Monday, May 5, 2014

Godwin's Law

Godwin's Law:
As an online discussion grows longer, the probability of a comparison involving Nazis or Hitler approaches 1 —​ that is, if an online discussion (regardless of topic or scope) goes on long enough, sooner or later someone will compare someone or something to Hitler or Nazism.
This is actually quite commonly referenced on the internet. Any time you make a reference to Hitler someone will bring this up. Yet they bring it up not in the sense that this is inevitable but in the sense that this is somehow out of bounds. That comparisons to Hitler need not be taken seriously because of this law. It is beyond silly. The Nazis were one of the biggest failures of modern moral reasoning. If you can't talk about your biggest failures then you can't learn from them. Why wouldn't you want to do that?

In fact, one of the slogans that was used in response to WWII was "never again." That meant we would never allow anything like the holocaust to happen again. Godwin's law is the opposite of that. It says that when something that reminds you of Nazi Germany that association should simply be ignored. We will ignore history knowing we might be condemning ourselves to repeat it but at least we will have more pleasant discussions. 

The reality is that Godwin's law allows atheists to duck a bunch of hard questions. It is a relatively modern, western society that discarded Christianity, embraced atheism and tried to develop a moral code based on reason. Of course it was reasoning that we would never agree with and even be offended by but it was an attempt to be rational. Nobody said we are going to be irrational or we are going to be evil. They tried their honest best to make things better. They just failed.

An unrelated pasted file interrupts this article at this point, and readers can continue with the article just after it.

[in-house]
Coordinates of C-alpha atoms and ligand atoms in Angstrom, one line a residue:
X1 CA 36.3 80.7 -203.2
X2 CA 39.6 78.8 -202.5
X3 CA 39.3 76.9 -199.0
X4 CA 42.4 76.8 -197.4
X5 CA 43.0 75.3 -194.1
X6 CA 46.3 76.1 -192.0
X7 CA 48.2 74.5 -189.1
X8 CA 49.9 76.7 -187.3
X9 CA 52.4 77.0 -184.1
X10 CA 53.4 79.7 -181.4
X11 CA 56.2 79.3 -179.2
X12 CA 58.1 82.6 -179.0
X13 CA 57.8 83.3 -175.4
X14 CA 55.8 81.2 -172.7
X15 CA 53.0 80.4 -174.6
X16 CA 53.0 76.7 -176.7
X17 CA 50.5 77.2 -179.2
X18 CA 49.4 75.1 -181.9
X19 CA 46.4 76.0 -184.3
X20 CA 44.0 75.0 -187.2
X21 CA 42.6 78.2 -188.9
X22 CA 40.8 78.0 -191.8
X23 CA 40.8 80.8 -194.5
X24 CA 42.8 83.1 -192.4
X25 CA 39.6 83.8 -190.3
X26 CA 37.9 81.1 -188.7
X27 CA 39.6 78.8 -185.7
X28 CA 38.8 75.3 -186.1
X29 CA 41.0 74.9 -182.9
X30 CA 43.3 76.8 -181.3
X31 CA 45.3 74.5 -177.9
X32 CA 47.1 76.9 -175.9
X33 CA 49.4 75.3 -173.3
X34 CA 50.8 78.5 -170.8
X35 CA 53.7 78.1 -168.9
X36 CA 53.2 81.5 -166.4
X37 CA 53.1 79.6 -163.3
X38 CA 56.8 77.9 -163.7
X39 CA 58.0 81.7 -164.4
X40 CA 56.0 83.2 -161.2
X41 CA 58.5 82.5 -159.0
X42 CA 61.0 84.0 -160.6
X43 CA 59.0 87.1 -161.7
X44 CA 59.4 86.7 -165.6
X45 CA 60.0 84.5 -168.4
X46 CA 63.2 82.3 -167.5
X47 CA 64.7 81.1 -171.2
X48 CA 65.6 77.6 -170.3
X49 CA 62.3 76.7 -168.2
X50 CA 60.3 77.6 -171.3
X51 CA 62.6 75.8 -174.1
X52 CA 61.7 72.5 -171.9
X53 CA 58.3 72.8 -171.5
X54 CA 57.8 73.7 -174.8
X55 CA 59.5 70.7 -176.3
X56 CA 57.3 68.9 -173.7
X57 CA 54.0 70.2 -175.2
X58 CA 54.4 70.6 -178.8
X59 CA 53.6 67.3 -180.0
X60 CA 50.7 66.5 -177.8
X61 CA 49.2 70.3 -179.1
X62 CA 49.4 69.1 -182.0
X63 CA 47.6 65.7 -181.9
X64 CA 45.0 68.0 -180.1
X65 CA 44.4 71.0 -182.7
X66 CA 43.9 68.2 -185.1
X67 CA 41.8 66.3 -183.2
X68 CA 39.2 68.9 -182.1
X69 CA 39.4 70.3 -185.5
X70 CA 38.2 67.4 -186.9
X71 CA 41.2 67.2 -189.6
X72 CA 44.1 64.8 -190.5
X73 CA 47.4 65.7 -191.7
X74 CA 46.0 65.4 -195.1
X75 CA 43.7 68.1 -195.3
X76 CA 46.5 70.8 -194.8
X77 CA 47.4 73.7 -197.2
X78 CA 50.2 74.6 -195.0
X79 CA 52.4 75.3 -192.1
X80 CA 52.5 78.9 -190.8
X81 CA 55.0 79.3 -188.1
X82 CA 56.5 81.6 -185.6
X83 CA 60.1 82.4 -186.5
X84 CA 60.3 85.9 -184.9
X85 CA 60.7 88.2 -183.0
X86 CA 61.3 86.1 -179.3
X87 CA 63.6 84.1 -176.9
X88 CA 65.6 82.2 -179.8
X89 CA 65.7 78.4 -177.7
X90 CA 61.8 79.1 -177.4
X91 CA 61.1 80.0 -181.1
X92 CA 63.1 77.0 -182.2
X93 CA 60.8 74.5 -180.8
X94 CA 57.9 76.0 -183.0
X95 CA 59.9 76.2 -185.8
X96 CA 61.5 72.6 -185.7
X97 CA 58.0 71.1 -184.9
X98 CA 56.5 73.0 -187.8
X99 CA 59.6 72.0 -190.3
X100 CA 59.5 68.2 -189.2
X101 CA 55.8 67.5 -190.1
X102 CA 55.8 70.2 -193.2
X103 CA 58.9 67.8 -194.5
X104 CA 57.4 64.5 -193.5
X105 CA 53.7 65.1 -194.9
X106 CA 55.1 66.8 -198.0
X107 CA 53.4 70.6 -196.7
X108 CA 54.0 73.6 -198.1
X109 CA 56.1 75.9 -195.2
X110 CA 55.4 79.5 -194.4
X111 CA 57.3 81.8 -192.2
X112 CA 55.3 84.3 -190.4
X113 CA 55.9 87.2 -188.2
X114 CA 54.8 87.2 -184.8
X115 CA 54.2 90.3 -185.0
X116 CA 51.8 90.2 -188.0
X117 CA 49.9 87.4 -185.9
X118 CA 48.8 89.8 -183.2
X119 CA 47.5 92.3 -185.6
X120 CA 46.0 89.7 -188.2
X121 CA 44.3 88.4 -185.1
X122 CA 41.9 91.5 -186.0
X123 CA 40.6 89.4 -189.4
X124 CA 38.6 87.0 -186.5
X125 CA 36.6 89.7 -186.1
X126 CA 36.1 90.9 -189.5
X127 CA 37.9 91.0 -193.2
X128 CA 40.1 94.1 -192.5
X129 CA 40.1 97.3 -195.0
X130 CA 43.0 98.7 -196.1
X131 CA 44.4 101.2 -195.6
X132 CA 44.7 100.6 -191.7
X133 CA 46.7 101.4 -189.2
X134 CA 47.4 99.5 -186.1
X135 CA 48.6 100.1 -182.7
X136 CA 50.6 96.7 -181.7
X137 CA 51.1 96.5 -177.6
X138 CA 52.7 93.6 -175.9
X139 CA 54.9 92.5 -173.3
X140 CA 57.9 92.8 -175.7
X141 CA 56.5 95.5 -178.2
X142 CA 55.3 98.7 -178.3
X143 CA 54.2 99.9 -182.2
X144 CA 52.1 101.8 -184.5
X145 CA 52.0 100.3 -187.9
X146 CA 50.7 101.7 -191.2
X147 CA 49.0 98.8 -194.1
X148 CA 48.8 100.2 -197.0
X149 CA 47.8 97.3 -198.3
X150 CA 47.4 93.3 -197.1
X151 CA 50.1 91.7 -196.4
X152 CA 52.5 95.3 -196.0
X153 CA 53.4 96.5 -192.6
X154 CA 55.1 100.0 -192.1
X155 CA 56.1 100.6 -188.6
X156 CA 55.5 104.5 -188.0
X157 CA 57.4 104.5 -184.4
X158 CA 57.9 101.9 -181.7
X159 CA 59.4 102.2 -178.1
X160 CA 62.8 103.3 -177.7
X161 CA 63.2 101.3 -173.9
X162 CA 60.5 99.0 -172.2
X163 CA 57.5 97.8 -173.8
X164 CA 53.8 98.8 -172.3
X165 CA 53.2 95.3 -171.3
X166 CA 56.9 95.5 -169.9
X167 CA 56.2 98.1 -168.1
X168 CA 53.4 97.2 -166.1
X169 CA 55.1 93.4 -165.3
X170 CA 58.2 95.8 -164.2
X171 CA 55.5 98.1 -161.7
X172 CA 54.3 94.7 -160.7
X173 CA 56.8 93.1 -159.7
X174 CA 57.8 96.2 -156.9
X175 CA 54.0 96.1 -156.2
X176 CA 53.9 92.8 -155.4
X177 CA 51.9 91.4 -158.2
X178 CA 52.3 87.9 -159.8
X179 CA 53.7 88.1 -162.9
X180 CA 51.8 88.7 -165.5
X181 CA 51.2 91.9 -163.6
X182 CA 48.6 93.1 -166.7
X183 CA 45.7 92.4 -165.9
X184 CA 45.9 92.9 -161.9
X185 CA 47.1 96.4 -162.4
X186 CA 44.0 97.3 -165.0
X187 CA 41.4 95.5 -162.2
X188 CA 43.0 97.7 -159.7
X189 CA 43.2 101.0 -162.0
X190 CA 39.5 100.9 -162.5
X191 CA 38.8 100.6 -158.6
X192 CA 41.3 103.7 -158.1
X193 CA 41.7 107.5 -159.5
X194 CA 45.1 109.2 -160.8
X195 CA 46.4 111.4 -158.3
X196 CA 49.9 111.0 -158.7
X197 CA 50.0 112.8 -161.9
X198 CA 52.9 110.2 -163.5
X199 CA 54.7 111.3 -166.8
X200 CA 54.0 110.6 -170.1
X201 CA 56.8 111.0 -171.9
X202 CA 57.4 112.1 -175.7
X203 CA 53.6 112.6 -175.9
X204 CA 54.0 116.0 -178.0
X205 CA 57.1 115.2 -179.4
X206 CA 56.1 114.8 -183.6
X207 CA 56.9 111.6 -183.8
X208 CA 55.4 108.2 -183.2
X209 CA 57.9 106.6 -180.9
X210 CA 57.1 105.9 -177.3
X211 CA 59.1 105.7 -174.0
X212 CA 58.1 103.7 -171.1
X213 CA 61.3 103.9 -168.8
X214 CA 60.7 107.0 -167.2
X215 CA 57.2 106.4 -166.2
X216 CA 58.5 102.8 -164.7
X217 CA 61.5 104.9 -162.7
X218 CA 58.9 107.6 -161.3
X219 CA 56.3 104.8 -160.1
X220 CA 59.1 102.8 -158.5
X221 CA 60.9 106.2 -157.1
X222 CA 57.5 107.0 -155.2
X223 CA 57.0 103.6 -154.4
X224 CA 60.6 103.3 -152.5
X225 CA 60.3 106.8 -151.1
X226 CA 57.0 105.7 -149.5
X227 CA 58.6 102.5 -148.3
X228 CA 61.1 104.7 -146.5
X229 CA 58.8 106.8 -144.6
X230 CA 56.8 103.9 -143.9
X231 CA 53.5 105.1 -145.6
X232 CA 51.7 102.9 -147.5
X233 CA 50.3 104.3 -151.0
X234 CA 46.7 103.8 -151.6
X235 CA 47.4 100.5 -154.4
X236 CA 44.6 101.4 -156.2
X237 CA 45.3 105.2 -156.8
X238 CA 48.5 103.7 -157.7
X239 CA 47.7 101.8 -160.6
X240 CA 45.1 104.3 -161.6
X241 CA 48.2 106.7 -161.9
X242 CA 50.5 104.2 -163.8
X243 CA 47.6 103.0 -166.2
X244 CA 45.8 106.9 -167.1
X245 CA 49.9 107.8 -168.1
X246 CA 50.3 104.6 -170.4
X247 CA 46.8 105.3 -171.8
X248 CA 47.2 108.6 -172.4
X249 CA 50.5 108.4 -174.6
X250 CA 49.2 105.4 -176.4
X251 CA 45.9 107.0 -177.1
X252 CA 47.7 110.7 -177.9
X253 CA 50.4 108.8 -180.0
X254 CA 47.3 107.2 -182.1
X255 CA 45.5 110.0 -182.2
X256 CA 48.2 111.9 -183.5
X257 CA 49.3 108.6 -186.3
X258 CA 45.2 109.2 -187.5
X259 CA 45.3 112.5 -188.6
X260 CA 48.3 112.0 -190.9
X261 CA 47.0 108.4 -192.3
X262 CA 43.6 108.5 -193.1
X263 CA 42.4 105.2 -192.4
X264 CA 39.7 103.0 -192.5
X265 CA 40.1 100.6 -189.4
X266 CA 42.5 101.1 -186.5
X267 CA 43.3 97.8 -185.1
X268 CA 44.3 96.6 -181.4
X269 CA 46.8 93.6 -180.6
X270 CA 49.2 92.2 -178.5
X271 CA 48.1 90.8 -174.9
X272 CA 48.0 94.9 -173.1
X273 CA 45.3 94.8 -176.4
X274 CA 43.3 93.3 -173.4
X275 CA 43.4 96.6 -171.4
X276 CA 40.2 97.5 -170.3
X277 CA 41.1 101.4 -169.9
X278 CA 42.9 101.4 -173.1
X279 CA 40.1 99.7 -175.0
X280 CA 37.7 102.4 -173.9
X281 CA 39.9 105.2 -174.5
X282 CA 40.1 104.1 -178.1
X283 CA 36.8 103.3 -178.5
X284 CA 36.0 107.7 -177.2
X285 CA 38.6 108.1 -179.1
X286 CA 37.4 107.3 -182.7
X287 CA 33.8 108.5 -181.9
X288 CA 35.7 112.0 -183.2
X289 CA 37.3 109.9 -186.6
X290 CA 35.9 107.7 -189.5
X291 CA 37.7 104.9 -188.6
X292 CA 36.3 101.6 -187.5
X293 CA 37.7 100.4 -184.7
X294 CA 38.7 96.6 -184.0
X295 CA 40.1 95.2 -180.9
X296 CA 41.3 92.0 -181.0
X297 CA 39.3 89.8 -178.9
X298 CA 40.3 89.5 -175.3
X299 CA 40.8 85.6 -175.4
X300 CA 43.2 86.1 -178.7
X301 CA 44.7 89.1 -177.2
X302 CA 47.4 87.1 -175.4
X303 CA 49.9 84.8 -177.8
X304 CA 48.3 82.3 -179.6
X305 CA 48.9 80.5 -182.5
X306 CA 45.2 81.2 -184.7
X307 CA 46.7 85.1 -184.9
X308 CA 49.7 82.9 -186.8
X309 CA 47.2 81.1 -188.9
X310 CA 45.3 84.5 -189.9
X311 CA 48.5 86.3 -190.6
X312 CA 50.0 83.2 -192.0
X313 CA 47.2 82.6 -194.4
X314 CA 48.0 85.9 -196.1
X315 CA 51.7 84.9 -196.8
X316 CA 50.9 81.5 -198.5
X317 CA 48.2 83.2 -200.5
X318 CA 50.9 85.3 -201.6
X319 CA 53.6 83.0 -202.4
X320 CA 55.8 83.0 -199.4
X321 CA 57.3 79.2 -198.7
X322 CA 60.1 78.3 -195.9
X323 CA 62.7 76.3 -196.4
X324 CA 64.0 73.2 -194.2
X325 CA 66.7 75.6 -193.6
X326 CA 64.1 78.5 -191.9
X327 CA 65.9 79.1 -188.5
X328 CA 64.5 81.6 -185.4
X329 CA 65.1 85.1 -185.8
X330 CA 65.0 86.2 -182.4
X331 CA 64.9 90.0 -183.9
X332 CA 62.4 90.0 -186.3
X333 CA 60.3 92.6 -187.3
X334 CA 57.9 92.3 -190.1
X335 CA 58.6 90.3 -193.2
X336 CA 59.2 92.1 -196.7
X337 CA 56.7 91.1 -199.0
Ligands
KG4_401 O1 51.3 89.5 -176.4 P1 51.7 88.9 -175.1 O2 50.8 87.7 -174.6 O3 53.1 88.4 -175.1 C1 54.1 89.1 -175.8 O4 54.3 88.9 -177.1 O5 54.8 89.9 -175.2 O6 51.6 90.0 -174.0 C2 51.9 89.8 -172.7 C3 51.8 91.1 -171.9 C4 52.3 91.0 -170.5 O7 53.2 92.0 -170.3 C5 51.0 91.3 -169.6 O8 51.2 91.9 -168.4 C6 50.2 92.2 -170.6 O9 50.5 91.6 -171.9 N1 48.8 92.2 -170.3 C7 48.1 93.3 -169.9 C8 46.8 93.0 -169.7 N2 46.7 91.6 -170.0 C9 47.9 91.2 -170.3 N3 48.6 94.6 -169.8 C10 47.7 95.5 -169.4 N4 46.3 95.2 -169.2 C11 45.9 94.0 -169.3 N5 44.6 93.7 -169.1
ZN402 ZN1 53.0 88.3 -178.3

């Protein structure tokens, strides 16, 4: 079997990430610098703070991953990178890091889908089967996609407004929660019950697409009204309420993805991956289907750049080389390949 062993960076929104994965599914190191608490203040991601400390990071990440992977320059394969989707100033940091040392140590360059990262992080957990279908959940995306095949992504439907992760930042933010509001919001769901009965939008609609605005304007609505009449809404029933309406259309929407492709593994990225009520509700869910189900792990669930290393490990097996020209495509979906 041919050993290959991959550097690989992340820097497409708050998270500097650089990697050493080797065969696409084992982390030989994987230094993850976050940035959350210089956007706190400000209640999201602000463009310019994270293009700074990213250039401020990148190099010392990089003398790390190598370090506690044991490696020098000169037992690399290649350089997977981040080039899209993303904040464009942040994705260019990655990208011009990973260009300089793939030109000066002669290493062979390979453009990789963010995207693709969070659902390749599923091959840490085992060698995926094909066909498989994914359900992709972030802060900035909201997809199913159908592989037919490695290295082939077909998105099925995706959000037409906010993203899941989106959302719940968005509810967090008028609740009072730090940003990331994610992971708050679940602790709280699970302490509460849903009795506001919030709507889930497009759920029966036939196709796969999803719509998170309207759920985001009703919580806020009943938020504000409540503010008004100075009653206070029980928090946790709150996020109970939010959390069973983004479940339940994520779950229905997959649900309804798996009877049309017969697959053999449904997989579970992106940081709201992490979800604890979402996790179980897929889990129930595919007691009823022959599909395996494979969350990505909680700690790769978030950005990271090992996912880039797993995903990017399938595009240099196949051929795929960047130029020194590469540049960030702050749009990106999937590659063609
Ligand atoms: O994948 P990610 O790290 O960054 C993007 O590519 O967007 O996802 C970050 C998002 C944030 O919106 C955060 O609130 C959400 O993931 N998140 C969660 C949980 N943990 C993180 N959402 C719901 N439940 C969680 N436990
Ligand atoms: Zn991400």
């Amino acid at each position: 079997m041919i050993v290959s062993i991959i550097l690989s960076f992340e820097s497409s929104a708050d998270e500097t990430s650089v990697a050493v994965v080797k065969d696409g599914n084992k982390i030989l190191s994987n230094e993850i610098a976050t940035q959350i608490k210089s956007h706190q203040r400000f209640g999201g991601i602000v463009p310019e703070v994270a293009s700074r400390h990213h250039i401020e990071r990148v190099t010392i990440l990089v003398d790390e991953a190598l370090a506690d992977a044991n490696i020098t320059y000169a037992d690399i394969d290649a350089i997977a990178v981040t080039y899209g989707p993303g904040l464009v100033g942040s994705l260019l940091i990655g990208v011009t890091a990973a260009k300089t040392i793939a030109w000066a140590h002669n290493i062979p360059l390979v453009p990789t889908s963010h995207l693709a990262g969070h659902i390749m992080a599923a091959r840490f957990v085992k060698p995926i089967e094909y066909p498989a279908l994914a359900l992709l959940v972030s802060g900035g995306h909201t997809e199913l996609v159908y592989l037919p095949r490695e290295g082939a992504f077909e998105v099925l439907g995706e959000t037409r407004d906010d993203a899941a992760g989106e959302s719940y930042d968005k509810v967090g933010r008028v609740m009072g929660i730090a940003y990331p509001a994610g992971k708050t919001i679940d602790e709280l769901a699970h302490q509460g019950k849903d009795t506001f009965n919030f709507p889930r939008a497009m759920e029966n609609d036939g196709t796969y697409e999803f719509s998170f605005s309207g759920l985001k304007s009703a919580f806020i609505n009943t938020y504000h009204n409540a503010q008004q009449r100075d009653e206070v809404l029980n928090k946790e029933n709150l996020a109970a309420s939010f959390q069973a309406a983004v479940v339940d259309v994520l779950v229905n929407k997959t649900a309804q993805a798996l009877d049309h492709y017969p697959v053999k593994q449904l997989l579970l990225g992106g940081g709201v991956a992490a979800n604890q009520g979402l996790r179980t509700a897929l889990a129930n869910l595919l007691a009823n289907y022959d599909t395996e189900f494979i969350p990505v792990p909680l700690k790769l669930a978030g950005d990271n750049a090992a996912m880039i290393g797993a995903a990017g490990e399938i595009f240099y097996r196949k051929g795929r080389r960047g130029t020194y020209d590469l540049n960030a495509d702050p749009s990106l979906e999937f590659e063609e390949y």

That is a key fact. That the Nazi's were not some mutant breed that is nothing like us. They were a lot like us. They were smart. They were unafraid to try new ideas. They wanted progress. They were suspicious of the power of religion to limit progress. 

To be sure, they had some problems that we don't have. They hated Jews. They hated homosexuals. It is hard to see such prejudices coming back into common thinking. Yet what was behind that? One theory is that of scapegoating. Blaming some people group for the country's problems. If you think of it that way then maybe we have not advanced so far as we suppose. We can blame the 1% for the problems of society. We no longer define that 1% by race. That is a good thing. Still we are not above unfairly demonizing a minority. 

It is important to remember that the fact that the Nazi's were bad does not prove that atheism is false. It only proves that atheism is dangerous. It does not even prove that it is more dangerous than Christianity. It shows that when society casts aside its moral traditions and tries to engineer a better human experience that things can go very wrong. Not that they will always go wrong but that the danger is real and should be acknowledged. 

How real is the danger? That is the hard question. How do we see it coming? I can see huge hatred developing in some people yet they don't see it at all. They think they are responding reasonably to objectionable behavior by Christians or others. Will that kind of over-reaction every become mainstream? What would prevent it? 

It does not seem like people can address that question seriously. They can point out and hugely exaggerate hatred on the other side of the debate. They can't really grapple with the issue of their demonizing of that other side might work too well. Hatred is not an easy thing to control once you unleash it. How many Nazis thought through the final solution from the beginning and how many were just consumed by the hatred and there was just no escape after a while? 

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